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Federal Deposit Insurance Corporation v. Dosland

United States District Court, N.D. Iowa, Western Division

April 4, 2014

FEDERAL DEPOSIT INSURANCE CORPORATION, AS RECEIVER OF VANTUS BANK, Plaintiff,
v.
MICHAEL W. DOSLAND, et al., Defendants.

ORDER

LEONARD T. STRAND, Magistrate Judge.

I. INTRODUCTION

This case is before me on defendants' second motion to compel (Doc. No. 24). Plaintiff Federal Deposit Insurance Corporation, as Receiver of Vantus Bank (FDIC-R), has filed a resistance (Doc. No. 34) and defendants have filed a reply (Doc. No. 40). I heard oral arguments by telephone on April 2, 2014. Maureen Roach Tobin and Stephen Marso appeared for plaintiff while David Tank and William Miller appeared for defendants. The motion is now fully submitted.

II. BACKGROUND

On September 4, 2009, the Office of Thrift Supervision (OTS) closed Vantus Bank (Bank) and appointed FDIC-R as its receiver. On May 20, 2013, FDIC-R filed this action against the Bank's former officers and directors and seeks to recover losses "in excess of $58 million." See Complaint (Doc. No. 2) at ¶¶ 49(h). In general, FDIC-R alleges that the defendants acted imprudently in deciding to invest the Bank's funds in collateralized debt obligations backed by trust preferred securities (CDOs), starting in 2006. FDIC-R, in its role as receiver for the Bank, asserts state law claims of negligence, gross negligence and breach of fiduciary duty.

The defendants have filed an answer (Doc. No. 8) in which they deny liability and assert various affirmative defenses. On December 23, 2013, Judge Bennett entered an order (Doc. No. 20) that granted, in part, FDIC-R's motion to strike certain affirmative defenses. Among other things, he struck defendants' second affirmative defense, which invokes certain equitable doctrines, "only to the extent that the equitable' defenses cannot be based on conduct of the OTS, a separate entity, one not a party to this lawsuit, and one that acted in a different capacity than the FDIC-R, acting as receiver for the Bank." Doc. No. 20 at 23.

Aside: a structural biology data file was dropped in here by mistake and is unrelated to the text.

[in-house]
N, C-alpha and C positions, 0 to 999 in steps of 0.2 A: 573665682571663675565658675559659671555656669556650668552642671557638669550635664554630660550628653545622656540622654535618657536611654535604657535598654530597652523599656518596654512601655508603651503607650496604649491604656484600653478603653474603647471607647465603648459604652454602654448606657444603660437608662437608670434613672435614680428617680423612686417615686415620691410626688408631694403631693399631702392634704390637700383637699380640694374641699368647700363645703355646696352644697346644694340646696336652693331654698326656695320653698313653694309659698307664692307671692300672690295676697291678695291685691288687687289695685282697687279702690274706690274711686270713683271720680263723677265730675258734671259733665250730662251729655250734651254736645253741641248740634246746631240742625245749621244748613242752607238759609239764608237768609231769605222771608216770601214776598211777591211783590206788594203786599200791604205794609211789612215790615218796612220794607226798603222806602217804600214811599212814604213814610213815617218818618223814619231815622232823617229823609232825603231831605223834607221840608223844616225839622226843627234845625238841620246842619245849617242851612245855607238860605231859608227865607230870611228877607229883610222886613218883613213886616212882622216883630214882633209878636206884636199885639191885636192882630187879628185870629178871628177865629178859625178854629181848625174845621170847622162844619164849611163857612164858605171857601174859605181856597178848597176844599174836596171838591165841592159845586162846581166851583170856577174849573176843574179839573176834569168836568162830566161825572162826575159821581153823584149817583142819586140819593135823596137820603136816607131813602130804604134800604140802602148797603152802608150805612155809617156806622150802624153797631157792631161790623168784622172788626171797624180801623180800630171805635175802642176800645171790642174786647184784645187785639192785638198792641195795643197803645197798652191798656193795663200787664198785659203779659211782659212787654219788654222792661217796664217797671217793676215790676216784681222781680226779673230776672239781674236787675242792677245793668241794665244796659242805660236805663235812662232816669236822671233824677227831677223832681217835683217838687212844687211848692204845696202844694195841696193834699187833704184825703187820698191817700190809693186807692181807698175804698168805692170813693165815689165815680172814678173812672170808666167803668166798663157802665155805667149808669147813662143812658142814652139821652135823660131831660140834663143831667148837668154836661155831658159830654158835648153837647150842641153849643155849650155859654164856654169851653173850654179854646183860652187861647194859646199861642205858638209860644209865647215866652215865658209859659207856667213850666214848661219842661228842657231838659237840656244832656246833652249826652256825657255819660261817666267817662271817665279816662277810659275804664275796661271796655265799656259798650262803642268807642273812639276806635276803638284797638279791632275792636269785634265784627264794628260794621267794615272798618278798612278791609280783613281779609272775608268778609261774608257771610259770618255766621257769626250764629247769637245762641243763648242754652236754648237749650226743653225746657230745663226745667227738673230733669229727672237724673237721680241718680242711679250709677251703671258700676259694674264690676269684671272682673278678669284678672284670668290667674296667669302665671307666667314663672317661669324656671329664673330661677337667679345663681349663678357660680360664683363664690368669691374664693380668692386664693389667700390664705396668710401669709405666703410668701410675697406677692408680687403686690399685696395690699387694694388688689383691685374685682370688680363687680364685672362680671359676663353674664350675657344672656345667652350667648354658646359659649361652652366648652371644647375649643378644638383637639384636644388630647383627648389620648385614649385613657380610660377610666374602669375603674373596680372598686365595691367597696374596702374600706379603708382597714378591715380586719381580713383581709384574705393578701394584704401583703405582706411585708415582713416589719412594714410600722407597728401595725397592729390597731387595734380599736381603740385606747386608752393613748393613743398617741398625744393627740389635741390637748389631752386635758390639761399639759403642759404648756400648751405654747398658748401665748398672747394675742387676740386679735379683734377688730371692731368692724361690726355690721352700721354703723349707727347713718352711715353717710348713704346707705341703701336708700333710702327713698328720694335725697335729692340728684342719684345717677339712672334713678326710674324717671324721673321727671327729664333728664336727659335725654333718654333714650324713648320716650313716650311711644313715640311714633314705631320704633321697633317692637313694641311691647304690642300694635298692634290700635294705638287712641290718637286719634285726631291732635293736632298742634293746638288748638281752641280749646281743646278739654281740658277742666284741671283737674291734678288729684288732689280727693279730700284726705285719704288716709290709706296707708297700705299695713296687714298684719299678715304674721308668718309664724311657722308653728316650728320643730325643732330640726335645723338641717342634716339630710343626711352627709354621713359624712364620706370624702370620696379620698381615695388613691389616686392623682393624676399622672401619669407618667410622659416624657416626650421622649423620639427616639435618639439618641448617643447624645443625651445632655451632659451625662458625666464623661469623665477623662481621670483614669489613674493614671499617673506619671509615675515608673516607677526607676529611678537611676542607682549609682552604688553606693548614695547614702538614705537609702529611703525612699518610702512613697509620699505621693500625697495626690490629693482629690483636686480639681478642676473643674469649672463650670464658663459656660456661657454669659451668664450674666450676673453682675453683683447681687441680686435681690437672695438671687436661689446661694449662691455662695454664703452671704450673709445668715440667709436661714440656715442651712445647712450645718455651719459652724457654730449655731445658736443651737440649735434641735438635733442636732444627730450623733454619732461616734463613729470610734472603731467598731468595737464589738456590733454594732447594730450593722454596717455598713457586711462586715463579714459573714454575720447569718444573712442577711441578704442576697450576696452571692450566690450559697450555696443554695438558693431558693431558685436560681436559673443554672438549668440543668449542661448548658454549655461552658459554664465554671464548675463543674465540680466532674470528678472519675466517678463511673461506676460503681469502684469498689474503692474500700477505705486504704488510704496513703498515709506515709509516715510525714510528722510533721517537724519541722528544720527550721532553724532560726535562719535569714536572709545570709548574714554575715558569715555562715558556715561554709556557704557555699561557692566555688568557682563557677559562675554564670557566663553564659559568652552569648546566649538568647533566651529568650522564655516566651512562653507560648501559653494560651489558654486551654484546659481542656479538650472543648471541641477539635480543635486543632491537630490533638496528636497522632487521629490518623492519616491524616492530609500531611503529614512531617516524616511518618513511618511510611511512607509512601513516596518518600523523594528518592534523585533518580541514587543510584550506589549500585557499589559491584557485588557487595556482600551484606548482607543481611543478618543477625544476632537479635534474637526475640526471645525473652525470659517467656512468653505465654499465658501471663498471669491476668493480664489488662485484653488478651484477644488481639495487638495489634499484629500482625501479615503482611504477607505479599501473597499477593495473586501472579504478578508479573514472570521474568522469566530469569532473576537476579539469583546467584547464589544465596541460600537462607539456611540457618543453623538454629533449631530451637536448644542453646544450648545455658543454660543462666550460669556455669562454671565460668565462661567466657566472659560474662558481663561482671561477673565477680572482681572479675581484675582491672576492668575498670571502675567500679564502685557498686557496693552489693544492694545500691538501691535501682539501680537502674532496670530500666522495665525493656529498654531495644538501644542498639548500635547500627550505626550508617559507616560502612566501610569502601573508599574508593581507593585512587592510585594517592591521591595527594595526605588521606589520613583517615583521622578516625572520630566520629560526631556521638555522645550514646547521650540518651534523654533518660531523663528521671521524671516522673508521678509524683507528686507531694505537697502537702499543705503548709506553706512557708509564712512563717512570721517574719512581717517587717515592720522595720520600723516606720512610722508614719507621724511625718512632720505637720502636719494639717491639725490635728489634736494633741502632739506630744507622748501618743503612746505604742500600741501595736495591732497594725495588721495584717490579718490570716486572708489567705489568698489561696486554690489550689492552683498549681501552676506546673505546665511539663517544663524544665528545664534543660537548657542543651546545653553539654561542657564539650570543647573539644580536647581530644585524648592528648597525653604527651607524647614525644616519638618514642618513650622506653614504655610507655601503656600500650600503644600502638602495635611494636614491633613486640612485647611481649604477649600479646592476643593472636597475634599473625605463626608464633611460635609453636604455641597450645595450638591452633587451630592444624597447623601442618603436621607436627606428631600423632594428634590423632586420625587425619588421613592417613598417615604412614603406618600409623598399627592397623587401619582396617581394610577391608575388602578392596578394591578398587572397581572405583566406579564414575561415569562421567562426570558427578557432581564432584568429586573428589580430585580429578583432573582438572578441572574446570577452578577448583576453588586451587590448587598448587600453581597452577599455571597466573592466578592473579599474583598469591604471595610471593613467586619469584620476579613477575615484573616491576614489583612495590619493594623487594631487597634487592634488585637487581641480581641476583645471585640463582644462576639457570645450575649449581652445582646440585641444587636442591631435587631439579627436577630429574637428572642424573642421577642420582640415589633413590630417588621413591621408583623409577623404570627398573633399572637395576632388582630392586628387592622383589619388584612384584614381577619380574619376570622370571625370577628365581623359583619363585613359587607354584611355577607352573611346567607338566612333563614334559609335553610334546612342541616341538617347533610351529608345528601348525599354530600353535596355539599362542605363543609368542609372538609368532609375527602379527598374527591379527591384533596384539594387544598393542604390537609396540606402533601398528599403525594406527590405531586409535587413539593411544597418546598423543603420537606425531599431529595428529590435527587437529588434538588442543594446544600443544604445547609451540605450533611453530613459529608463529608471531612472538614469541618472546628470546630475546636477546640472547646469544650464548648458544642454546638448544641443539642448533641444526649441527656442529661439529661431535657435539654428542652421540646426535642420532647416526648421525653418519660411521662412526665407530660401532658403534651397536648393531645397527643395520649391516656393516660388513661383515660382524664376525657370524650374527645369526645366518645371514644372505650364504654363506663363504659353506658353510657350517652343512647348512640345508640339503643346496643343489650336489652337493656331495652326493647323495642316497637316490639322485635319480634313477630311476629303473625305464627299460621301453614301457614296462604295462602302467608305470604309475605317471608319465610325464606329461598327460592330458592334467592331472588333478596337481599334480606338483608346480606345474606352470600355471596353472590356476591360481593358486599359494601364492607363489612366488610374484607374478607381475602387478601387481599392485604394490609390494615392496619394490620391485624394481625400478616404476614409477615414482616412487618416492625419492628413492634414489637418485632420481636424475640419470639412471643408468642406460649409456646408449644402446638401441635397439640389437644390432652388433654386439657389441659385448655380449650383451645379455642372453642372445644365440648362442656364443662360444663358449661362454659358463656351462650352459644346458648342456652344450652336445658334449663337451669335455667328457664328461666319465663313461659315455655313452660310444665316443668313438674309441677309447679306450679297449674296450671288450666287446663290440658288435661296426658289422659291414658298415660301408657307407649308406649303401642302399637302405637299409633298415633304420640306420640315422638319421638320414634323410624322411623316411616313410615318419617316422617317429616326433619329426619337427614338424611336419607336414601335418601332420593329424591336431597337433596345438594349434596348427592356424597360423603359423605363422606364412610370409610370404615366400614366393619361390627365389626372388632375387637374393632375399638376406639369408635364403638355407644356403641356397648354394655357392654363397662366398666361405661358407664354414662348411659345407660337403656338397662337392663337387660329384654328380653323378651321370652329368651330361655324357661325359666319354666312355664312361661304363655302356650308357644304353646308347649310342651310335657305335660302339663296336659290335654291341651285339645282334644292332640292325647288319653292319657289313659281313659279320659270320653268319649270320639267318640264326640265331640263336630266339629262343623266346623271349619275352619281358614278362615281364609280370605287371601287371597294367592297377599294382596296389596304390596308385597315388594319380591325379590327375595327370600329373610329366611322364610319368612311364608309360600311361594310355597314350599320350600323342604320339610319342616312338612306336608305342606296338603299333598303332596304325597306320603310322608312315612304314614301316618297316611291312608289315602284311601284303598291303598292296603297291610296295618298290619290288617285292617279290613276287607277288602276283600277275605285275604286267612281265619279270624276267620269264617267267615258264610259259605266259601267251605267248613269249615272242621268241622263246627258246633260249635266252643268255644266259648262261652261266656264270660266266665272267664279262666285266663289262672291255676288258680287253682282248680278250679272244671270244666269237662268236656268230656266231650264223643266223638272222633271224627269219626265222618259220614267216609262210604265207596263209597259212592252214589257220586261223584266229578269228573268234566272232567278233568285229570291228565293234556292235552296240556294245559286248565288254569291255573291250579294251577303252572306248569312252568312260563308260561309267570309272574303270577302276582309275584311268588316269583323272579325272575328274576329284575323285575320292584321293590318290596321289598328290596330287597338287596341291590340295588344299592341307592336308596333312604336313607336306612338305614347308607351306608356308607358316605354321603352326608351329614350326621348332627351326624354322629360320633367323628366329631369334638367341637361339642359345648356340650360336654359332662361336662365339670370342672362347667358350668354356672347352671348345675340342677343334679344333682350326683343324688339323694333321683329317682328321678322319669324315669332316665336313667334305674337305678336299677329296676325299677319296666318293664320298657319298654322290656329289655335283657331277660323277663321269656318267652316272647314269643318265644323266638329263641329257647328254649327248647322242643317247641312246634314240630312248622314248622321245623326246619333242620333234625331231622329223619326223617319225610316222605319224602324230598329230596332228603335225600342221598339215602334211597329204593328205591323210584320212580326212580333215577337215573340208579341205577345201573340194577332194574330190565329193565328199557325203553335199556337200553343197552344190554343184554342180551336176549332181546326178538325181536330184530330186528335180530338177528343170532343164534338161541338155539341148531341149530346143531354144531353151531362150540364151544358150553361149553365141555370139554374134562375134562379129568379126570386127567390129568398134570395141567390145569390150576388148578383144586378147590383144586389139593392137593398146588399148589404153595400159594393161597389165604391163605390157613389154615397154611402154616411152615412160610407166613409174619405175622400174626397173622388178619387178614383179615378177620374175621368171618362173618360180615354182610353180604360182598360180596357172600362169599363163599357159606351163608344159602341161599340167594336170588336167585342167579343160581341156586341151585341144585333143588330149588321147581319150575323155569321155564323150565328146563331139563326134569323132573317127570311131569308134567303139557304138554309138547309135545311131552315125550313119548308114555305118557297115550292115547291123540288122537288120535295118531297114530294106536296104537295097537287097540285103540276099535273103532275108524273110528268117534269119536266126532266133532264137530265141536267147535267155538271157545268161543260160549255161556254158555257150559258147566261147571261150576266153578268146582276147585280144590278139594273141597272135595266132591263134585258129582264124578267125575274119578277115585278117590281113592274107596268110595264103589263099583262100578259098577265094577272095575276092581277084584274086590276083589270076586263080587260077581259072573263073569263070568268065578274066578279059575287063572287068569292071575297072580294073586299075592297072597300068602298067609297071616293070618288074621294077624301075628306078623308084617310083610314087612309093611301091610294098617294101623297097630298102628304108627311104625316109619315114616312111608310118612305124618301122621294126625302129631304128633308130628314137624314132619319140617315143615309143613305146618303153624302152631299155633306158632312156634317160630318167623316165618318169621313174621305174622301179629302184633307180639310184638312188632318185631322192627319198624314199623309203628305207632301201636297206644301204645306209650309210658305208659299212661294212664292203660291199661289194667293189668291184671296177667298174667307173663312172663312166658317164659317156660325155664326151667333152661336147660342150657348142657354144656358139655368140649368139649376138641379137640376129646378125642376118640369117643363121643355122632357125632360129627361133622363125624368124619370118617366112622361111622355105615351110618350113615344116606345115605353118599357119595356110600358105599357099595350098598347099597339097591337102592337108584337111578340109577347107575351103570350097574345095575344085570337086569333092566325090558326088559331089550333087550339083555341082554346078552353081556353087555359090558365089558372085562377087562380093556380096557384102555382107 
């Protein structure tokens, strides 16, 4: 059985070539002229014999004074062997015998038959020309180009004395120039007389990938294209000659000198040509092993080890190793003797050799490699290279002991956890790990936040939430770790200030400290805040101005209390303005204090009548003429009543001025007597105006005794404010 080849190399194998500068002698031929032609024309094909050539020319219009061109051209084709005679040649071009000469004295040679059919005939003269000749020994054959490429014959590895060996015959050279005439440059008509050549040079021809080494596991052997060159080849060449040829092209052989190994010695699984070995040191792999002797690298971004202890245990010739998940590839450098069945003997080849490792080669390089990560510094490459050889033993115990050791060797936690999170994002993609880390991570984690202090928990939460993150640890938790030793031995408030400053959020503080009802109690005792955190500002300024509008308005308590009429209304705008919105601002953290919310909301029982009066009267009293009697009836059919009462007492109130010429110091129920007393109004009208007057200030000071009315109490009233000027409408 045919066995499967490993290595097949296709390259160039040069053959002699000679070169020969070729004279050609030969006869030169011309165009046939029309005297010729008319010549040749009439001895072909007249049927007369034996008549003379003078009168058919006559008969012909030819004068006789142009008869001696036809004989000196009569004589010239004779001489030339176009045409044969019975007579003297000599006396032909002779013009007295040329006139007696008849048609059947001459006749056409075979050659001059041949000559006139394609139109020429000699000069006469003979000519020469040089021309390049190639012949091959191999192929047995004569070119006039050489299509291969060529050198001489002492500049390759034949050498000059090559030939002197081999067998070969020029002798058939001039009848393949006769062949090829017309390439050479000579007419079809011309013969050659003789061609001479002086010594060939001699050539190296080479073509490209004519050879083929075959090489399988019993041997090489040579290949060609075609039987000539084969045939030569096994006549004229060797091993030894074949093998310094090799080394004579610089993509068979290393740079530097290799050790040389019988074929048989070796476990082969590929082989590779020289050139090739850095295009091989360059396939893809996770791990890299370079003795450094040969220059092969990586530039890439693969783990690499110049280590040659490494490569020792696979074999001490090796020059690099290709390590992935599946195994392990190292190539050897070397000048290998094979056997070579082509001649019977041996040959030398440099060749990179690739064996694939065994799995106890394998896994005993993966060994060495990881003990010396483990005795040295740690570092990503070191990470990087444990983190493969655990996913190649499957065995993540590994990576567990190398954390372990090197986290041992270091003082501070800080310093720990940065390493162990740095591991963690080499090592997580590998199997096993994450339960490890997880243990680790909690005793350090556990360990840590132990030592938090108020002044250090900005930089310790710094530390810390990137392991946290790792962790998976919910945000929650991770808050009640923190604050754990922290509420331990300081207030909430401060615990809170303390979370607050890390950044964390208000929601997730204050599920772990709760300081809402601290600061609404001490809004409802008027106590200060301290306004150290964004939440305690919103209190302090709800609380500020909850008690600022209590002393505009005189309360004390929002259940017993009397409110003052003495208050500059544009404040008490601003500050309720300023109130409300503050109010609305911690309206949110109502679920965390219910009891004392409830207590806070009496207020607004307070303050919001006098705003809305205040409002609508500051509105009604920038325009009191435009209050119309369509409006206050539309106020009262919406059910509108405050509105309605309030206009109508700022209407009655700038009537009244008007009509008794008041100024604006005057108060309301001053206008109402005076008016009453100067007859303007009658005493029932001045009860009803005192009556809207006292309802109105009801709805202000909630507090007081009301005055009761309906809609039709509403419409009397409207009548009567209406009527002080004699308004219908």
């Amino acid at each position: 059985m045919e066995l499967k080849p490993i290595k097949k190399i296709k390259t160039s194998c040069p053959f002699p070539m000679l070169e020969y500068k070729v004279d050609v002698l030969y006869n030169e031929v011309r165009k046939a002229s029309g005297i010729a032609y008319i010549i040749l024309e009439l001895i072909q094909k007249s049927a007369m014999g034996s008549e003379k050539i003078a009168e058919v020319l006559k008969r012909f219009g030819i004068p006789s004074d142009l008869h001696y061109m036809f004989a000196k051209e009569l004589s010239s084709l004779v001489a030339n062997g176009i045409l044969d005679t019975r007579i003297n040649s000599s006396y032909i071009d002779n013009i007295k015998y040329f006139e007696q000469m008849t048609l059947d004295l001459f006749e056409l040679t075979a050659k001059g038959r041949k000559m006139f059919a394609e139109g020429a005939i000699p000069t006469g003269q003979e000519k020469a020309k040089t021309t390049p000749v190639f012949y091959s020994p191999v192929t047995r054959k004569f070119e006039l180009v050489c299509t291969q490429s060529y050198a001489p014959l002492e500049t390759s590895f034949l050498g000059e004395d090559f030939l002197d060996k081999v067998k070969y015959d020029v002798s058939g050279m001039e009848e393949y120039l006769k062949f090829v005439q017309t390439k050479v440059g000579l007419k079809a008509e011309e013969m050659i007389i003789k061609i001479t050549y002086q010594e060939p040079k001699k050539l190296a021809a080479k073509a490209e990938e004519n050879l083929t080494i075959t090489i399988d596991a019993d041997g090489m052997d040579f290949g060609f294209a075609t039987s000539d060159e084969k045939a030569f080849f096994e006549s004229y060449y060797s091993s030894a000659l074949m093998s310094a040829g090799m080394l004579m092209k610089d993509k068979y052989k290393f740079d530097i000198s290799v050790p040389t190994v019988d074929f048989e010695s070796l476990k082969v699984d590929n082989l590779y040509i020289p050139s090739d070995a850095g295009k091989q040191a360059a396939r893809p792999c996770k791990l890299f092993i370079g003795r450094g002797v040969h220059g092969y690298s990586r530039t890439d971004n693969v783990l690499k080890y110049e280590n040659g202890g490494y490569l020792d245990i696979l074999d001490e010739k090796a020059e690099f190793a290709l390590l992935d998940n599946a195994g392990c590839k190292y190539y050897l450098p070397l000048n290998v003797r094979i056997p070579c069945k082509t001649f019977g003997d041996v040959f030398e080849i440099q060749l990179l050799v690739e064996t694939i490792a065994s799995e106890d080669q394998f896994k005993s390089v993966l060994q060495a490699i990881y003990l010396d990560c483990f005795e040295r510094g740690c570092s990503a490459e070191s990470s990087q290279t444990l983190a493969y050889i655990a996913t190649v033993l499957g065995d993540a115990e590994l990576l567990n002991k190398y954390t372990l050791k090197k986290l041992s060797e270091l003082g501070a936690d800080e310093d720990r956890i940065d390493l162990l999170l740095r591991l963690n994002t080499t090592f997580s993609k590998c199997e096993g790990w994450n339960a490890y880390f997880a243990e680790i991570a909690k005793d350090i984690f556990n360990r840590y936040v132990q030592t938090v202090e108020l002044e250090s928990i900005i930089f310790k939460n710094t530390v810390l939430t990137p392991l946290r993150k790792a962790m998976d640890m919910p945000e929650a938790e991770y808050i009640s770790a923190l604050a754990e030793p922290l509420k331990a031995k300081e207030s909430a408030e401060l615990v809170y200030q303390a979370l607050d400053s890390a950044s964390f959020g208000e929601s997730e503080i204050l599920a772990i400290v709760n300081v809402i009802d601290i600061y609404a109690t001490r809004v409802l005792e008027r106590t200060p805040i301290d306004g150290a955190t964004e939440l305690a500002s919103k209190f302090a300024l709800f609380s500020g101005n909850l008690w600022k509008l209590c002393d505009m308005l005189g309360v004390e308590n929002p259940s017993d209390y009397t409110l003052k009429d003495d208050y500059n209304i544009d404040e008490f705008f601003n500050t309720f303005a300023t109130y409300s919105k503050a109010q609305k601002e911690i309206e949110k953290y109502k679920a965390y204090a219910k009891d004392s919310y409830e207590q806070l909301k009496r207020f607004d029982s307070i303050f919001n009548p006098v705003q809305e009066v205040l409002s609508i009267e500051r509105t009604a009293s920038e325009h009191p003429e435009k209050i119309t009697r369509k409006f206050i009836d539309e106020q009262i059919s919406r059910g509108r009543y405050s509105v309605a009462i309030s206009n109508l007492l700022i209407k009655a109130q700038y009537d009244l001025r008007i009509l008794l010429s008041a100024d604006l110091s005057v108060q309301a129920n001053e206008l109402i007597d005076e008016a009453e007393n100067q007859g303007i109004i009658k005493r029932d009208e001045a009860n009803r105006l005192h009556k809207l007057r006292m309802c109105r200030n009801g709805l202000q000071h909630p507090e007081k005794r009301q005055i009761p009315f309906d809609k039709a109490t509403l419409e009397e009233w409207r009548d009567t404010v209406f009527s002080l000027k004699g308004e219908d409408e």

III. SPECIFIC ALLEGATIONS

Because the pending discovery motion raises issues of relevance, it is helpful to review the details of the parties' contentions:

FDIC-R. FDIC-R contends that defendants Dosland and Moderski, who allegedly lacked sufficient knowledge and experience, and whom the other defendants had insufficiently vetted, convinced the Bank's board of directors to amend the Bank's investment policy to give them virtual "carte blanche authority" over the Bank's investment policies, procedures, and reviews, with little or no oversight by the board. Dosland and Moderski then allegedly started investing in CDOs, which are described as being high risk, complex securities. FDIC-R alleges that from December 2006 through March 2007, Dosland and Moderski caused the Bank to borrow $50 million through certificates of deposit and advances from the Federal Home Loan Banks (FHLB) to purchase CDOs. FDIC-R further alleges that the Bank eventually borrowed for and purchased more than $65 million of CDOs, constituting more than 120% of the Bank's capital, in violation of limitations in applicable banking regulations and the Bank's own investment policies. FDIC-R then alleges:

46. After OTS learned of the Bank's purchases of the [CDOs], it gave notice to the D&O Defendants that at least two of the purchases were in excess of regulatory guidelines. OTS directed the Bank not to purchase any additional [CDOs], and directed the Bank to sell two of the [CDOs] to reduce the Bank's exposure.
47. [Defendant] Dosland thereafter sent a letter to OTS dated June 29, 2007, in which he advised OTS that the Bank would comply with the OTS directive to reduce the Bank's exposure in two of the [CDOs]...
48. The Bank, with knowledge and consent of the D&O Defendants, never reduced the amount of [CDOs] it held, did not comply with the OTS directive to reduce the Bank's exposure, but instead continued to hold the [CDOs] it had previously purchased.

Complaint (Doc. No. 2) at ¶¶ 46-48.

Defendants. Defendants deny that OTS's position concerning the Bank's investments in CDOs was as clear and immediate as FDIC-R contends. They allege that correspondence between the Bank and OTS during the relevant period of time included an ongoing dialogue regarding application of OTS Thrift Bulletin 73a (TB73a). They contend that seven months passed between the date OTS first raised questions about the Bank's CDOs and the date OTS ordered the Bank to submit a "plan to obtain compliance, " with the market for CDOs deteriorating substantially during that time. They also ...


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